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Donald Revell


Born in the Bronx on June 12, 1954, Donald Revell is a graduate of SUNY-Binghamton and SUNY-Buffalo. His first collection of poems, From the Abandoned Cities, was published by Harper & Row in 1983.

Since then, he has published several collections, including The English Boat (Alice James Books, 2018), Drought-Adapted Vine (Alice James Books, 2015), Essay: A Critical Memoir (Omnidawn Publishing, 2015), The Bitter Withy (Alice James Books, 2009), A Thief of Strings (Alice James Books, 2007), Pennyweight Windows: New And Selected Poems (Alice James Books, 2005), My Mojave (Alice James Books, 2003), Arcady (Wesleyan University Press, 2002), There Are Three (Wesleyan University Press, 1998), Beautiful Shirt (Wesleyan University Press, 1994), Erasures (Wesleyan University Press, 1992), New Dark Ages (Wesleyan University Press, 1990), and The Gaza of Winter (University of Georgia Press, 1988).

He has also translated two volumes of the poetry of Guillaume Apollinaire: Alcools (1995) and The Self-Dismembered Man: Selected Later Poems (2004), both from Wesleyan University Press.

Revell's essays have appeared in The Art of Attention: A Poet's Eye (Graywolf Press, 2007) and Invisible Green: Selected Prose (OmniDawn, 2005)

His honors include a Pushcart Prize, the Shestack Prize, the Gertrude Stein Award, the PEN Center USA Award for poetry, as well as fellowships from the National Endowment for the Arts and from the Ingram Merrill and John Simon Guggenheim Memorial foundations.

Editor of Denver Quarterly from 1988-94, Revell has been a poetry editor of Colorado Review since 1996. He has taught at the Universities of Tennessee, Missouri, Iowa, Alabama, and Denver. Since 1994, he has been a professor of English at the University of Utah, where he serves as director of the creative writing program.

Revell currently lives in Las Vegas, Nevada, with his wife, poet Claudia Keelan, and their son, Benjamin.

Selected Bibliography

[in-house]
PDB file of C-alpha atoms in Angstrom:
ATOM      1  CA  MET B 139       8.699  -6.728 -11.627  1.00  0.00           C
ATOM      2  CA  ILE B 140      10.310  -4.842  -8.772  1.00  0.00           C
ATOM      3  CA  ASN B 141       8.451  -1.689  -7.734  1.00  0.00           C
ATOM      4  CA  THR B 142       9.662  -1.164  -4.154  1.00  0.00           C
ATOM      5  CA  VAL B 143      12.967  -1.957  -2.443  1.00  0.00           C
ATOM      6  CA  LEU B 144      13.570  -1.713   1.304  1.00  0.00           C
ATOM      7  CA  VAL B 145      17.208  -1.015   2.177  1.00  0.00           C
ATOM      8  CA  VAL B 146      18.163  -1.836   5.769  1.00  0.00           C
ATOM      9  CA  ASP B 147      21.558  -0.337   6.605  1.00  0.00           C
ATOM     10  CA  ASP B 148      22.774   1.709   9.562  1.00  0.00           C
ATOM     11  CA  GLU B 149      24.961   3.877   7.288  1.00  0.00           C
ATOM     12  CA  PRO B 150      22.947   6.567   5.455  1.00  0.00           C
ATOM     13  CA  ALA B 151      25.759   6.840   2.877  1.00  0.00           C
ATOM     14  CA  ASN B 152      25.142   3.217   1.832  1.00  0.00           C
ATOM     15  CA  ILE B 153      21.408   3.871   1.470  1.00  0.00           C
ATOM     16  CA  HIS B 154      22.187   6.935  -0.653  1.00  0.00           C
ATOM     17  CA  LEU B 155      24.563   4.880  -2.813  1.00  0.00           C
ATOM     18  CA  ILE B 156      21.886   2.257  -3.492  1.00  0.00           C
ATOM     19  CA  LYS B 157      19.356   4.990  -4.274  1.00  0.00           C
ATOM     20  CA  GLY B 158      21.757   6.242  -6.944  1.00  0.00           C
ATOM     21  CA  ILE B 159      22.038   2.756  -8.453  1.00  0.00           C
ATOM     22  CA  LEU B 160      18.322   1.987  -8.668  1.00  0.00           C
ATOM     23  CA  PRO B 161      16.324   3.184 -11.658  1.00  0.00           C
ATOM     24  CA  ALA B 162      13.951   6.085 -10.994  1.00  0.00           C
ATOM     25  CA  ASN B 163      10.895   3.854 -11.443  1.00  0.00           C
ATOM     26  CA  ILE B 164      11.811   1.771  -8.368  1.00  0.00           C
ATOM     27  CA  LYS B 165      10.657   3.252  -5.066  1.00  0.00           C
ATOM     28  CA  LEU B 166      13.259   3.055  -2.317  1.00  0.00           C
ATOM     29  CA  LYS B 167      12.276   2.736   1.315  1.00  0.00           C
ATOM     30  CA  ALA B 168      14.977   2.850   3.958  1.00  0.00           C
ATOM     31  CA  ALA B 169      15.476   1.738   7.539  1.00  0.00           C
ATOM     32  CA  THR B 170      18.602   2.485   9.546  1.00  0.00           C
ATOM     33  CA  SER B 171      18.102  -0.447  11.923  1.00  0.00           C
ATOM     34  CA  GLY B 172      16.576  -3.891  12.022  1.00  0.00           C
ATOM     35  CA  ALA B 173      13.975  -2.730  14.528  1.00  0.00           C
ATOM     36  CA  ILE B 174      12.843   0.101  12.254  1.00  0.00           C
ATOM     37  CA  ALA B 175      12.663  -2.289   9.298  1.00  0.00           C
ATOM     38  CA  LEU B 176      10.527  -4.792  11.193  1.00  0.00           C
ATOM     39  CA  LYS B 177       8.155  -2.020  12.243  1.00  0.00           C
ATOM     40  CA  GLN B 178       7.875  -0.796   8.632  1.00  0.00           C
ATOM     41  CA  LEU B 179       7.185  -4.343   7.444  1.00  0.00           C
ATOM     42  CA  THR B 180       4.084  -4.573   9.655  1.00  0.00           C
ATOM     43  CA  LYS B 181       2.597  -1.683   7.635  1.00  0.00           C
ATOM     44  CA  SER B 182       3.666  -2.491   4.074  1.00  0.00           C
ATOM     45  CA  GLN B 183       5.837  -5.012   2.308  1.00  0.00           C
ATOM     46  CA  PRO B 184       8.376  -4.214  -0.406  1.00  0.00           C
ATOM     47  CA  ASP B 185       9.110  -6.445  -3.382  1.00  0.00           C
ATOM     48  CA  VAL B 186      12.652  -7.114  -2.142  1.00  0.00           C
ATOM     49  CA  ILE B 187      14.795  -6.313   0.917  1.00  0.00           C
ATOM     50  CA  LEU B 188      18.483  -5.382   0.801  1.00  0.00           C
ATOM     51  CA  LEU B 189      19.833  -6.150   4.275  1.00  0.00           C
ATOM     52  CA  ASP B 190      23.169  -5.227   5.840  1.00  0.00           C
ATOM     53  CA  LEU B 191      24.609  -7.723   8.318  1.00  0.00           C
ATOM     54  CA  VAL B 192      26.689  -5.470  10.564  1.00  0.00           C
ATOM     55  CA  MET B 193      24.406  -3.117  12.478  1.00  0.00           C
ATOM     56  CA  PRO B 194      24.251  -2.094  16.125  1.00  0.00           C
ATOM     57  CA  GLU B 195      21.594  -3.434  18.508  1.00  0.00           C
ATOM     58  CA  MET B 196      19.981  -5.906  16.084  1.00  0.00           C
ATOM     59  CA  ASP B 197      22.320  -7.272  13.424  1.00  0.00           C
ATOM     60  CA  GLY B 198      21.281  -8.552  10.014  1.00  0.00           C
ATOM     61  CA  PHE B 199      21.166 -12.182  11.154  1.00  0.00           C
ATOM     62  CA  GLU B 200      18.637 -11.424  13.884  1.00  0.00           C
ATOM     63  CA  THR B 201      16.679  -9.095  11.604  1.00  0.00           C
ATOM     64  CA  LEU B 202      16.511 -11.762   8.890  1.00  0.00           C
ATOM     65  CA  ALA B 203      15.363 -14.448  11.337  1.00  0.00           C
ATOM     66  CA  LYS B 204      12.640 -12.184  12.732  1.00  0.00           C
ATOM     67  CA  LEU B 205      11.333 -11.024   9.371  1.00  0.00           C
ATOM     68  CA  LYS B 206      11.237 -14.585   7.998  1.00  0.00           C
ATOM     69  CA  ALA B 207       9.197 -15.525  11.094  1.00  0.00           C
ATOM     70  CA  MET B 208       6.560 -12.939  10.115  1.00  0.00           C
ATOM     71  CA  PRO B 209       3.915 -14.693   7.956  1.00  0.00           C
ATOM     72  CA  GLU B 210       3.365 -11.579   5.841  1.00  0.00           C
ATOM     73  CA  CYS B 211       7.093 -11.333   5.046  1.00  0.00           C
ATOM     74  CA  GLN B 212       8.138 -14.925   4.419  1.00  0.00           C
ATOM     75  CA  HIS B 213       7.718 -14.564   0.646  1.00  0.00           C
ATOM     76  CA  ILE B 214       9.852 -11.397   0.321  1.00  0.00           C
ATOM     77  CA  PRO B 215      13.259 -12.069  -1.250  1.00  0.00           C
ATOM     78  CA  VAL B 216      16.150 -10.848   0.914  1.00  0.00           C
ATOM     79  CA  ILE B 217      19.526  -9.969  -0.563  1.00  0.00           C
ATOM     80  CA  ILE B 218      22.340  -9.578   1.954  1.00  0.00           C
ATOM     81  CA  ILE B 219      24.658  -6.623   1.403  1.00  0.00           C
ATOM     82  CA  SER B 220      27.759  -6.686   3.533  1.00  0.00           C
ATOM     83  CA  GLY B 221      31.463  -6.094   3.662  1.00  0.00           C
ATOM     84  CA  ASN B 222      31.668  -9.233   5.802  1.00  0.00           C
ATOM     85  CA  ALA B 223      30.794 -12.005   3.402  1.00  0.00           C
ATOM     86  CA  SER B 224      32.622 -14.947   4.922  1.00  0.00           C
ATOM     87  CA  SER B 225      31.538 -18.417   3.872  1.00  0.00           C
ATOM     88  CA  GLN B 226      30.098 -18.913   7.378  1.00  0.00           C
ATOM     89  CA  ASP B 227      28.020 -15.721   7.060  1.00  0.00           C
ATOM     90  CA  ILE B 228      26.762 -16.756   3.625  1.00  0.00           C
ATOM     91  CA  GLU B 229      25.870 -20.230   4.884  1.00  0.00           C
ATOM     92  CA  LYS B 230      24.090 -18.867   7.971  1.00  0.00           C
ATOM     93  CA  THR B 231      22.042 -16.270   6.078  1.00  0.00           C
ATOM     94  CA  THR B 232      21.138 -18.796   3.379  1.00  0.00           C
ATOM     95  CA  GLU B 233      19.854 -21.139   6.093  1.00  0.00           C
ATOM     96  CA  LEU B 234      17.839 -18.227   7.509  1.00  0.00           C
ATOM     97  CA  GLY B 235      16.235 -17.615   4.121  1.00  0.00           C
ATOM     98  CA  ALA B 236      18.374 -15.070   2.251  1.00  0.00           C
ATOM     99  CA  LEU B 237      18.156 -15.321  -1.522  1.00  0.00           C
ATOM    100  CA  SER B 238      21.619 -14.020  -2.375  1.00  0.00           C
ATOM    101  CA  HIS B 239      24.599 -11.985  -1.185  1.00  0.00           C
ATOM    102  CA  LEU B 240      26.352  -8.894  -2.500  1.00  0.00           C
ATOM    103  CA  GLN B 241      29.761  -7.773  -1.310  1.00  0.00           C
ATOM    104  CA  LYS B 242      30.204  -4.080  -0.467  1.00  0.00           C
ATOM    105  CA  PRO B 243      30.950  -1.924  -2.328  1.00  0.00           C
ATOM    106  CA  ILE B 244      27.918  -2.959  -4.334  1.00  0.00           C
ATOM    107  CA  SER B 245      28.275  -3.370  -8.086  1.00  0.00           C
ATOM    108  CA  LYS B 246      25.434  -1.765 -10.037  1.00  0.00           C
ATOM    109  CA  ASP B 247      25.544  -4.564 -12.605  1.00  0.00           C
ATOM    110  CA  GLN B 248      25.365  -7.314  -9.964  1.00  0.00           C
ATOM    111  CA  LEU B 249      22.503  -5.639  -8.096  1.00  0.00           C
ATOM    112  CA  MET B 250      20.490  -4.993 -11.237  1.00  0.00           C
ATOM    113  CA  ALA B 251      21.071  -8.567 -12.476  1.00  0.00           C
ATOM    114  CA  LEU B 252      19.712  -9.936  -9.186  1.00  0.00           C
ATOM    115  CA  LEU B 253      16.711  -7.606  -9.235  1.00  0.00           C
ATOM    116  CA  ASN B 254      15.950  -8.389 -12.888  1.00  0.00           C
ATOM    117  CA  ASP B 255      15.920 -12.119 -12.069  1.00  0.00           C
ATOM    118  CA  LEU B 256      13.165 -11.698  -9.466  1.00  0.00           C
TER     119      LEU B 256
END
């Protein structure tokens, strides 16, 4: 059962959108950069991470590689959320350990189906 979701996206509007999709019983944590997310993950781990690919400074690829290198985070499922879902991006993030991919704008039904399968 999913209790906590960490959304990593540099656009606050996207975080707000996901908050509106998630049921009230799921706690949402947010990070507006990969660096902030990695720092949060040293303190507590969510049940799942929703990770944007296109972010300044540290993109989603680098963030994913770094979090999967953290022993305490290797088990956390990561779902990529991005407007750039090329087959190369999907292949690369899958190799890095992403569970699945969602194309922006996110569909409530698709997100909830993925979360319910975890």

The English Boat (Alice James Books, 2018)
Drought-Adapted Vine (Alice James Books, 2015)
Essay: A Critical Memoir (Omnidawn Publishing, 2015)
The Bitter Withy (Alice James Books, 2009)
A Thief of Strings (Alice James Books, 2007)
Pennyweight Windows: New And Selected Poems (Alice James Books, 2005)
My Mojave (Alice James Books, 2003)
Arcady (Wesleyan University Press, 2002)
There Are Three (Wesleyan University Press, 1998)
Beautiful Shirt (Wesleyan University Press, 1994)
Erasures (Wesleyan University Press, 1992)
New Dark Ages (Wesleyan University Press, 1990)
The Gaza of Winter (University of Georgia Press, 1988)

Donald Revell

By This Poet


Virgil Watched Them

Virgil watched them
Crossing the river away from him
The fathers without their children
Only a little while

Was he smiling
At Death the Golden Age

Falling backwards
In the Chinese restaurant
The tiniest fireman
I could see that he was smiling

Plenty of children in Arcady without fathers 
Our friends long before sundown

My Mojave

As of
A meteor
At mid-
Day: it goes
From there.

A perfect circle falls
Onto white imperfections.
(Consider the black road,
How it seems white the entire
Length of a sunshine day.)

Or I could say
Shadows and mirage
Compensate the world, 
Completing its changes
With no change.

In the morning after a storm,
We used brooms. Out front,
There was broken glass to collect.
In the backyard, the sand
Was covered with transparent wings. 
The insects could not use them in the wind
And so abandoned them. Why
Hadn't the wings scattered? Why
Did they lie so stilly where they'd dropped?
It can only be the wind passed through them.

Jealous lover,
Your desire
Passes the same way.

And jealous earth,
There is a shadow you cannot keep
To yourself alone.
At midday,
My soul wants only to go
The black road which is the white road.
I'm not needed 
Like wings in a storm, 
And God is the storm. 

Vietnam Epic Treatment

It doesn't matter
A damn what's playing—
In the dead of winter
You go, days of 1978 -
79, and we went
Because the soldiers were beautiful
And doomed as Asian jungles
Kept afire Christ-like
In the hopeless war
I did not go to in the end
Because it ended.

The 20th-century?
It was a war
Between peasants on the one side,
Hallucinations on the other.
A peasant is a fire that burns
But is not consumed.
His movie never ends.
It will be beautiful
Every winter of our lives, my love,
As Christ crushes fire into his wounds
And the wounds are a jungle.
Equally, no matter when their movies end,
Hallucinations destroy the destroyers.
That's all.
There has never been a President of the United States.

And the 21st-century?
Hallucination vs. hallucination
In cold battle, in dubious battle,
No battle at all because the peasants
Have gone away far
Into the lost traveler's dream,
Into a passage from Homer,
A woodcutter's hillside
Peacetime superstition movie.
On a cold night, Hector.
On a cold night, Achilles.
Around the savage and the maniac
The woodcutter draws a ring of fire.
It burns all winter long.
He never tires of it
And for good reason:
Every face of the flames is doomed and beautiful;
Every spark that shoots out into the freezing air
Is God's truth
Given us all over again
In the bitter weather of men's
Hallucinations. There has never been
A President of the United States.
There has never been a just war.
There has never been any life
Beyond this circle of firelight
Until now if now is no dream but an Asia.

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